Also, my consumer education post scheduled for tomorrow will actually NOT be real estate related, but rather a piece on the demise of the estate tax. I'll probably re-run one of my "list" posts on Friday, then Monday I have in mind a piece I just finished about what consumers really need to pay attention to when they are signing final loan documents. Tomorrow's piece and the Monday piece are both worth reading. Please check back.



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Done with Mirrors has a great article Pack Of Lies on the Islamic Mindset



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This is a switch. Armies of Liberation picked up on the fact that Abbas has asked Arab nations to grant Palestinian refugees citizenship. This is contrary to over 40 years of precedent. The existence of refugees and refugee camps serves a useful public relations purpose for the Palestinians. I wonder how many Arab governments will go along? (Israel has been granting them citizenship since 1948)



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Respectful Insolence has a well thought out article on the Catholic Church and Intelligent Design.



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Mark Steyn has a revelation for the Europeans: They're being Israelified!



Hat tip: The Owner's Manual



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Feces Flinging Monkey makes an effective point and I think he's making sense: The London suicide bombers were tricked, and used like camels to carry the bombs to where they were going, expecting to walk away. However, the bombs were remotely detonated...



Hat tip: Say Uncle



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Beautiful Atrocities has a funny story that probably even has elements of truth, although they'll never admit it.



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To Fistful of Fortnights: I think you've got the wrong Tom Cruise movie. I think he's been copying Dustin Hoffman from Rain Man. It is and will remain his only brush with Oscar material...



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Politburo Diktat catches a CNN report I missed that the bombers were British nationals!



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Classical Values has a worthwhile article on the embrionic stem cell debate. I'm inclined to agree. I note that there are worthwhile arguments on both sides of this issue, however.



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The Jawa Report has an excellent couple of round up on the London Bombers



Vince, guest blogging, has a worthwhile screed against Islam. May I add a couple more: We'll never know exactly how much your "Religion of Peace" destroyed of the Classical World's knowledge, which even after the disintegration of the Western Empire was still well preserved in most of the Mediterreanean. The amount of knowledge the Caliphate contributed to the world even at its height is negligible. Preserving Greek and Roman knowledge? That's rich, kind of like a library arsonist claiming credit for saving some of the books.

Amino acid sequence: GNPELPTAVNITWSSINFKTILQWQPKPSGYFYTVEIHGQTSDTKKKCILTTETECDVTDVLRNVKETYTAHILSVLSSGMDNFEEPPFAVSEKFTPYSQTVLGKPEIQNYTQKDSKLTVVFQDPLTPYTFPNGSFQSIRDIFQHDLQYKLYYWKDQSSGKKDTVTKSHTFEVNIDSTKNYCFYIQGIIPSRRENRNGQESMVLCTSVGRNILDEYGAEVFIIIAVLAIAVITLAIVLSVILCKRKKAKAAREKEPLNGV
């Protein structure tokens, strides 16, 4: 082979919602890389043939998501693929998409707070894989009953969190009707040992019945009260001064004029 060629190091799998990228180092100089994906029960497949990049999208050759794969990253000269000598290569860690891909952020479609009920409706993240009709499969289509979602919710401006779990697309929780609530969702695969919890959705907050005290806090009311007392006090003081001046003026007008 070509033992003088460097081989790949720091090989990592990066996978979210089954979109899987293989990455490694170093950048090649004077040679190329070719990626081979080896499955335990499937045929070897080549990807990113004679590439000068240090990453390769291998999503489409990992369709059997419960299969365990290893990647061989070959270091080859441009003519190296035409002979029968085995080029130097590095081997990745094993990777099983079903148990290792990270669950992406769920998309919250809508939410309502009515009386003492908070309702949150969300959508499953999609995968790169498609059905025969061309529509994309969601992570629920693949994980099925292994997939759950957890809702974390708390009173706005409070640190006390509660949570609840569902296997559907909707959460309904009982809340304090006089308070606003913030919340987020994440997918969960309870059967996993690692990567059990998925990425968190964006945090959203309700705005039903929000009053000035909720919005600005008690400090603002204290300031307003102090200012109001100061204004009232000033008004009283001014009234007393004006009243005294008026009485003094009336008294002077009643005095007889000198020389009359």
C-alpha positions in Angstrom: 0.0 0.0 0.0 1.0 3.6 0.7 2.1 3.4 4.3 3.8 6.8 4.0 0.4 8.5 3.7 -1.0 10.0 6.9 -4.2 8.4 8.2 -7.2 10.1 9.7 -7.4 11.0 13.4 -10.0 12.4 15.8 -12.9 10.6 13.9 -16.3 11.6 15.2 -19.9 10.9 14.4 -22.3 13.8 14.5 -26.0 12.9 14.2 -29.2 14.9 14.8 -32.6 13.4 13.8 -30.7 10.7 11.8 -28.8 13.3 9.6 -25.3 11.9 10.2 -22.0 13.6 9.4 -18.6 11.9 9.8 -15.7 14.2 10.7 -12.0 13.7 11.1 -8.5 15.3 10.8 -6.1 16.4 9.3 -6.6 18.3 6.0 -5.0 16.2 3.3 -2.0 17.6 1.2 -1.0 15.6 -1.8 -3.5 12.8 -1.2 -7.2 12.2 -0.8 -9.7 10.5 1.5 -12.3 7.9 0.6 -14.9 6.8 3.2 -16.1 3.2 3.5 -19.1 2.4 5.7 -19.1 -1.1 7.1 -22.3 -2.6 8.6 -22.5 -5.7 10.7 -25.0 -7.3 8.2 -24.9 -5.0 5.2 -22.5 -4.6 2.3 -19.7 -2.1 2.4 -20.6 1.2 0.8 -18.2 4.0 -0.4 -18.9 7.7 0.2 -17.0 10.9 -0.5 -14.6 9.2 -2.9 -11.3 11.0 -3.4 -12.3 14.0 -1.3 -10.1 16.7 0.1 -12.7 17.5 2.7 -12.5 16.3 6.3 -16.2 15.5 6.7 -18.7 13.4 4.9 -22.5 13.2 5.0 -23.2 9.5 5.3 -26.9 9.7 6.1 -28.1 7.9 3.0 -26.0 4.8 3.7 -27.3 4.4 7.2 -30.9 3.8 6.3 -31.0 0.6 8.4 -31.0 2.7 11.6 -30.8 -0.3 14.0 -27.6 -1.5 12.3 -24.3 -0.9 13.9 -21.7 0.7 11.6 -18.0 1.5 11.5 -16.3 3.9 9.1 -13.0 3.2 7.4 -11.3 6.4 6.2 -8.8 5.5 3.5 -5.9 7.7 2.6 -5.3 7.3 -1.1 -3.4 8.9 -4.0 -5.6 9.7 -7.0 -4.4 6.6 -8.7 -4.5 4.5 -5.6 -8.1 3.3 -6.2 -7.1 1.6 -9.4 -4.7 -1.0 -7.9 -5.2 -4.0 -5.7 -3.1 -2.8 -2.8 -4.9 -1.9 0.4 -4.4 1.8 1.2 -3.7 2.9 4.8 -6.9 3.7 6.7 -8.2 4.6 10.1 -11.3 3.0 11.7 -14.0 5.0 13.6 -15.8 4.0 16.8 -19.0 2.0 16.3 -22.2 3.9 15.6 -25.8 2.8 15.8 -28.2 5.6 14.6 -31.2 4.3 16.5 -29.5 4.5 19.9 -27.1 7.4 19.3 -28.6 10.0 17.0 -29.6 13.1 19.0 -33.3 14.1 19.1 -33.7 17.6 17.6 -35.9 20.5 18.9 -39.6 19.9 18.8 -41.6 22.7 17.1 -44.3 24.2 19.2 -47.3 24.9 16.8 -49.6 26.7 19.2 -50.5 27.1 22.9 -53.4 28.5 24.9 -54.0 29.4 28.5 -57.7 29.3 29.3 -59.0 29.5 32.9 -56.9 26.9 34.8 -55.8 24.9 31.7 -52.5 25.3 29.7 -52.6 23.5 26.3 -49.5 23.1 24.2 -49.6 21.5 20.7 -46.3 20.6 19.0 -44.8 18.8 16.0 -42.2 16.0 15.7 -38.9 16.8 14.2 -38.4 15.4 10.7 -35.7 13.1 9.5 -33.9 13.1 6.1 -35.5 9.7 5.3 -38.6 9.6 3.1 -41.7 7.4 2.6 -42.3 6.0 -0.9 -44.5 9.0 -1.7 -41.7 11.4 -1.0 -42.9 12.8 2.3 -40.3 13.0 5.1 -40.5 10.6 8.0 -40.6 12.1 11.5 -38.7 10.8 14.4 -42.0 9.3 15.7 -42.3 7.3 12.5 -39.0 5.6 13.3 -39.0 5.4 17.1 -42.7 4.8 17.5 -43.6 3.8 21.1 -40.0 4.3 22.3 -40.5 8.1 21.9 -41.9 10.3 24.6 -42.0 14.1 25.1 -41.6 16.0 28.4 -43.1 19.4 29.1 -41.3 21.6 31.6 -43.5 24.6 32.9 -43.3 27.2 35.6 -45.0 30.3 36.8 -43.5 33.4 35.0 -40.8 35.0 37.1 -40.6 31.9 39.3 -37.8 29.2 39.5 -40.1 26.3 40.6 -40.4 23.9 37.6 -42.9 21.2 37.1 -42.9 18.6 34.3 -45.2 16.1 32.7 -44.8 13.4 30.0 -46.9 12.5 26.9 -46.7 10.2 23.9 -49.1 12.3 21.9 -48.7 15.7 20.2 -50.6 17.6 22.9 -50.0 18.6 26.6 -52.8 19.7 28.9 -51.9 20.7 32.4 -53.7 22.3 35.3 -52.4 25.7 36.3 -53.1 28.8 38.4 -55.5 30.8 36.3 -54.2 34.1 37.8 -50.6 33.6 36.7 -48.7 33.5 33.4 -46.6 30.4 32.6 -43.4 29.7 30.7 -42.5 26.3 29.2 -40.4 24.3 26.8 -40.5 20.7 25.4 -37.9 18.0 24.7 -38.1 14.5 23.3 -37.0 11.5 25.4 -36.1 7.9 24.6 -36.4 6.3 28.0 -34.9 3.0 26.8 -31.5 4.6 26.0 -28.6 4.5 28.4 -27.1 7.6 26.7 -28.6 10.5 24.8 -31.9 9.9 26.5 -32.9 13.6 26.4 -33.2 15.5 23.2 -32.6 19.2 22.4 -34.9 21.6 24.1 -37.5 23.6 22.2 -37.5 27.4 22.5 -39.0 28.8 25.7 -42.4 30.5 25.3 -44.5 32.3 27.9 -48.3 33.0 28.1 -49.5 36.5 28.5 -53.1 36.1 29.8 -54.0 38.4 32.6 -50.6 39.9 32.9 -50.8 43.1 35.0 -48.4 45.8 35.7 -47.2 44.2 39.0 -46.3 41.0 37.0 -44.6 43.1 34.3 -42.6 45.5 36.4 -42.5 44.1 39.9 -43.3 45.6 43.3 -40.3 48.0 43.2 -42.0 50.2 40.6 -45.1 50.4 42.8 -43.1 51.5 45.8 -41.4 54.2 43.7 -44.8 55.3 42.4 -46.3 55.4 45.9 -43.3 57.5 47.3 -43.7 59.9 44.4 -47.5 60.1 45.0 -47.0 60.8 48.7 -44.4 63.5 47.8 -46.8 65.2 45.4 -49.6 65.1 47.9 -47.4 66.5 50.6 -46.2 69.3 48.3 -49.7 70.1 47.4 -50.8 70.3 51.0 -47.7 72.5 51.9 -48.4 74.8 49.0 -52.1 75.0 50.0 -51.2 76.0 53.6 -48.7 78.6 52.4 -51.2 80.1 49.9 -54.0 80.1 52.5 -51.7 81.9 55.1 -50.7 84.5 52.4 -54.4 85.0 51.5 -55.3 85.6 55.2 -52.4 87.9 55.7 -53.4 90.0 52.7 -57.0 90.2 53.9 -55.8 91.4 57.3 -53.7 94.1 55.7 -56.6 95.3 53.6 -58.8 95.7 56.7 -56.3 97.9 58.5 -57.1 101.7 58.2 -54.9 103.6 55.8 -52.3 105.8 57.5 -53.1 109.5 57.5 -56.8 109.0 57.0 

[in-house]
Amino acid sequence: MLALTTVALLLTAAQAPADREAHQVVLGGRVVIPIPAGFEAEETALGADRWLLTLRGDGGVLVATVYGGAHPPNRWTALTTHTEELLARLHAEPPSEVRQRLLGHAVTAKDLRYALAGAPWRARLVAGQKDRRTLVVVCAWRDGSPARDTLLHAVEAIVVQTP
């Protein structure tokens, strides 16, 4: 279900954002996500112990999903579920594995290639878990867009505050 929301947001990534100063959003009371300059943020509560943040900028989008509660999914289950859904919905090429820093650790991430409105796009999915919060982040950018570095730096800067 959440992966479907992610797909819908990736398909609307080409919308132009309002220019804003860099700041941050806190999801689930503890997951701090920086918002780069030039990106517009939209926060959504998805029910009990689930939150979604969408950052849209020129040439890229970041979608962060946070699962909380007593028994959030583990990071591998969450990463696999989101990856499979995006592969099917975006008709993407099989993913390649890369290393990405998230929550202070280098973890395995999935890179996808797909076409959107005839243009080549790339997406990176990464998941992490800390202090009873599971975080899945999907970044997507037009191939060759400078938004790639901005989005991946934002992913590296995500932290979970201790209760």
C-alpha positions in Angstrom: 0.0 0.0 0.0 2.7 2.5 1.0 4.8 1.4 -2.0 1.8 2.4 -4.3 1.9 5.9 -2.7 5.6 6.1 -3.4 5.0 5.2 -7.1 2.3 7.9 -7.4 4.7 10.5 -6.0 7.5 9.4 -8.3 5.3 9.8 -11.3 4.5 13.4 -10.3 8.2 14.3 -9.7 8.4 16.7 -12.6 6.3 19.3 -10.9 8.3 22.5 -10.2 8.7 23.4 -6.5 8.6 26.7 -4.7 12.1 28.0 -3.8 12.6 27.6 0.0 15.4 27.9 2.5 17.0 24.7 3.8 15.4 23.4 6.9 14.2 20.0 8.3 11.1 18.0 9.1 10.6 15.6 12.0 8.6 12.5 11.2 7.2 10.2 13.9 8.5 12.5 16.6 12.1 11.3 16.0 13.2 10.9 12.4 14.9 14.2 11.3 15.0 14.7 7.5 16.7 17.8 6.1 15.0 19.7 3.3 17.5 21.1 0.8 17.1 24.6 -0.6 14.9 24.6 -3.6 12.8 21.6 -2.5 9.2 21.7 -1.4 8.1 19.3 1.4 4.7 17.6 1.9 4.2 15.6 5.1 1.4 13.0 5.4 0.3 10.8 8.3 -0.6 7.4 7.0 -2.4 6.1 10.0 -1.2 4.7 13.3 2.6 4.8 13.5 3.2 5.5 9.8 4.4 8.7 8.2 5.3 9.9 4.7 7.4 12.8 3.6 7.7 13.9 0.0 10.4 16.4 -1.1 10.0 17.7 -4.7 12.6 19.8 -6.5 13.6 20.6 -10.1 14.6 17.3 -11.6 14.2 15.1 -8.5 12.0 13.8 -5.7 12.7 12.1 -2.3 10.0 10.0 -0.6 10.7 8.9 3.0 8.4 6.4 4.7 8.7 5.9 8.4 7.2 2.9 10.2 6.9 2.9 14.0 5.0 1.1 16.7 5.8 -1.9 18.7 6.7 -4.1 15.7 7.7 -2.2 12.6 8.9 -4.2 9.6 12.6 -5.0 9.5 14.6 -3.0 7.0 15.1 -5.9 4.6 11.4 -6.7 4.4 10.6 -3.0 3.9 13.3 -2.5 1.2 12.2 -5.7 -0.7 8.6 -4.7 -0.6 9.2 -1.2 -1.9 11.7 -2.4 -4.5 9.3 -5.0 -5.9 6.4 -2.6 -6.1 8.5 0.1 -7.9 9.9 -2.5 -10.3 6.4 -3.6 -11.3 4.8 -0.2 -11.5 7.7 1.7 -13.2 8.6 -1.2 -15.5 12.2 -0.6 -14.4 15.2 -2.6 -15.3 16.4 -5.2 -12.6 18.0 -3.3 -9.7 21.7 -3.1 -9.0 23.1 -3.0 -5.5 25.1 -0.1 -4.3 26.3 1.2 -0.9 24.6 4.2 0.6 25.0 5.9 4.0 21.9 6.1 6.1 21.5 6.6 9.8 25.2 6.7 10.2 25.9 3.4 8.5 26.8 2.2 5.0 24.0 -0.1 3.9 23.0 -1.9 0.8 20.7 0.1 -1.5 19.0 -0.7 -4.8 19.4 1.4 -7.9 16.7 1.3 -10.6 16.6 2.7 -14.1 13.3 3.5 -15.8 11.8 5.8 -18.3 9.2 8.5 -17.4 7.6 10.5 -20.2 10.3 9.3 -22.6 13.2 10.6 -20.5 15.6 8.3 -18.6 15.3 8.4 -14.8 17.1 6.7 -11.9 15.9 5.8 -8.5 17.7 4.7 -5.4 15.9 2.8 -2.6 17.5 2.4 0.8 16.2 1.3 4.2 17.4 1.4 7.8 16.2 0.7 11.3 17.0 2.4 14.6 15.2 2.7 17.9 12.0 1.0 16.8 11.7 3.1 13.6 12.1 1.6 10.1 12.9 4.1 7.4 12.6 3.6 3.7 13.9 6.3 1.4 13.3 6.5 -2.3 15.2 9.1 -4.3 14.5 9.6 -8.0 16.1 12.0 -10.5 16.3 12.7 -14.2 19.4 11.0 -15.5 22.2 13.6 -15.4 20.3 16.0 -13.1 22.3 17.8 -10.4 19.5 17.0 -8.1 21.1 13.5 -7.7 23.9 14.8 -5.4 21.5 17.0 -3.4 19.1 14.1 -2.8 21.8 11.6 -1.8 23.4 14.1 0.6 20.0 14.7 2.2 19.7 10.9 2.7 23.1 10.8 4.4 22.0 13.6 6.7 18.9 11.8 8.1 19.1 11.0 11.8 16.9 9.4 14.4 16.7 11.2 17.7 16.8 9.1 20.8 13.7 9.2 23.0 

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Dean's World talks about the left and Karl Rove and all of the energy they are expending upon it. I think they just observed how well the whole Terri Schiavo thing worked for the right...



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Captain's Quarters shows an NEA self parody. Not news, but amusing.



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Powerline dispels the New York Times' BS.















Mortgage Loan Rate Locks

| | Comments (0)

One of the most common true sayings in the mortgage business is, "If you can't lock it right now, it's not real."



But many mortgage providers will play a game of wait and hope. They tell you they have a certain loan when they in fact do not, hoping the rates go down to where they do. Or they'll tell you about a rate they actually have, but wait to lock it hoping the rates will go down so they can make more money because when the rates go down, the rebate for a given rate goes up.



Sometimes the rates do go down, and they can deliver. But sometimes the rates go up, too. When this happens, the mortgage provider playing the "wait and hope" game has two choices. They can make less money, or charge more for the loan. I hope I don't have to draw you a picture as to which is more likely.



Many times one side effect is a delayed loan. This is probably the number one reason for delayed loans, and one of the strongest reasons I keep telling you that if a provider can't do it in thirty days, they probably can't do it on the terms indicated. Many times they bet on rates going down, when rates actually go up, so they end up with a loan that they can't make any money by doing, so they delay it day by day, week by week hoping the market will move. Note, please, that they usually have zero intention of finishing your loan if the market doesn't move downwards enough. Whether it's National Megabank with a million offices, or Joe Anonymous working out of their home, their motivation is to do what it takes so they make money, and they will keep sweet talking you as long as they possibly can. They're certainly not going to work for free, and many of them will not do it at all rather than compromise their usual loan margin. If you allow them to play this game, when you finally give up in disgust, they still have several weeks after you apply with someone else where they're the only ones that can possibly have the loan done, and if the market moves down during those weeks, they're covered. If you could have gotten a better loan during that period, you likely would. But because you were quoted a price that didn't exist and believed it, they've got what looks to a consumer to be a competitive advantage. And if they call after you've cancelled their loan and say that they can close the loan now when the new provider you just contracted with isn't ready yet, most people will go ahead and sign the papers because This Loan Is Ready now.